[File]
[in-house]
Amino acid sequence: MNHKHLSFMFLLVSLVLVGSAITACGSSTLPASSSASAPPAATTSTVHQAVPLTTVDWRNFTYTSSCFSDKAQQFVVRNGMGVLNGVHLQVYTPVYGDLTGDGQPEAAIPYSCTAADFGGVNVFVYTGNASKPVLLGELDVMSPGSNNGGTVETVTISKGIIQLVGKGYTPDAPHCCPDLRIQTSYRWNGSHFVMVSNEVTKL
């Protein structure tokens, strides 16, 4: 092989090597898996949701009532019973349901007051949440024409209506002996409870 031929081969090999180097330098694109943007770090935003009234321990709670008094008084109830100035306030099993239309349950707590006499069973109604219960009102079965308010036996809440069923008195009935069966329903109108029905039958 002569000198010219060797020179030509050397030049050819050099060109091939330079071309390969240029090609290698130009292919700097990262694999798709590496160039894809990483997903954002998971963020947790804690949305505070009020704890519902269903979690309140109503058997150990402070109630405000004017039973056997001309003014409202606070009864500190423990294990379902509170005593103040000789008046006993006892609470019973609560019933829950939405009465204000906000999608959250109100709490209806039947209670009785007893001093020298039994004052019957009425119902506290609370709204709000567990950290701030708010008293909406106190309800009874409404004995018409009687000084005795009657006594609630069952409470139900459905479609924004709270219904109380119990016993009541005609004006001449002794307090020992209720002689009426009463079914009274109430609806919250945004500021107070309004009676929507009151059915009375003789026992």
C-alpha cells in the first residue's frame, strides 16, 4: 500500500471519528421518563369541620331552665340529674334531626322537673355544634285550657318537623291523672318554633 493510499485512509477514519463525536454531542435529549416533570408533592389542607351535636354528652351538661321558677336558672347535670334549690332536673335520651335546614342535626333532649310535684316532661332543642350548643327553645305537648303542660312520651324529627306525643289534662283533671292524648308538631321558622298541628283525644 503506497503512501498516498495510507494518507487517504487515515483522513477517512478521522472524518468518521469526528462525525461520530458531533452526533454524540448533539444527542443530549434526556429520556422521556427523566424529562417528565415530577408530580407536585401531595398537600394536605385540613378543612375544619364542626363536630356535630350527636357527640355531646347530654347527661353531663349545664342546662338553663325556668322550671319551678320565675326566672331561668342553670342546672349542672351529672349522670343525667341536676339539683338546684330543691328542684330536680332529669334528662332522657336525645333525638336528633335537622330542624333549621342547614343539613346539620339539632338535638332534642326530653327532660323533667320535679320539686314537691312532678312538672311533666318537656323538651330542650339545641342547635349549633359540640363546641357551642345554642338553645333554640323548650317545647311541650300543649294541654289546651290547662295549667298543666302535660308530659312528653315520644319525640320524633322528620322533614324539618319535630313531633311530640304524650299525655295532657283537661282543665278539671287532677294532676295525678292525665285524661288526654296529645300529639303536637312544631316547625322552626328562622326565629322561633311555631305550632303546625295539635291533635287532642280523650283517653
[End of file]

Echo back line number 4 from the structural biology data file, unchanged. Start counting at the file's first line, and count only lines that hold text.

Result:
C-alpha cells in the first residue's frame, strides 16, 4: 500500500471519528421518563369541620331552665340529674334531626322537673355544634285550657318537623291523672318554633 493510499485512509477514519463525536454531542435529549416533570408533592389542607351535636354528652351538661321558677336558672347535670334549690332536673335520651335546614342535626333532649310535684316532661332543642350548643327553645305537648303542660312520651324529627306525643289534662283533671292524648308538631321558622298541628283525644 503506497503512501498516498495510507494518507487517504487515515483522513477517512478521522472524518468518521469526528462525525461520530458531533452526533454524540448533539444527542443530549434526556429520556422521556427523566424529562417528565415530577408530580407536585401531595398537600394536605385540613378543612375544619364542626363536630356535630350527636357527640355531646347530654347527661353531663349545664342546662338553663325556668322550671319551678320565675326566672331561668342553670342546672349542672351529672349522670343525667341536676339539683338546684330543691328542684330536680332529669334528662332522657336525645333525638336528633335537622330542624333549621342547614343539613346539620339539632338535638332534642326530653327532660323533667320535679320539686314537691312532678312538672311533666318537656323538651330542650339545641342547635349549633359540640363546641357551642345554642338553645333554640323548650317545647311541650300543649294541654289546651290547662295549667298543666302535660308530659312528653315520644319525640320524633322528620322533614324539618319535630313531633311530640304524650299525655295532657283537661282543665278539671287532677294532676295525678292525665285524661288526654296529645300529639303536637312544631316547625322552626328562622326565629322561633311555631305550632303546625295539635291533635287532642280523650283517653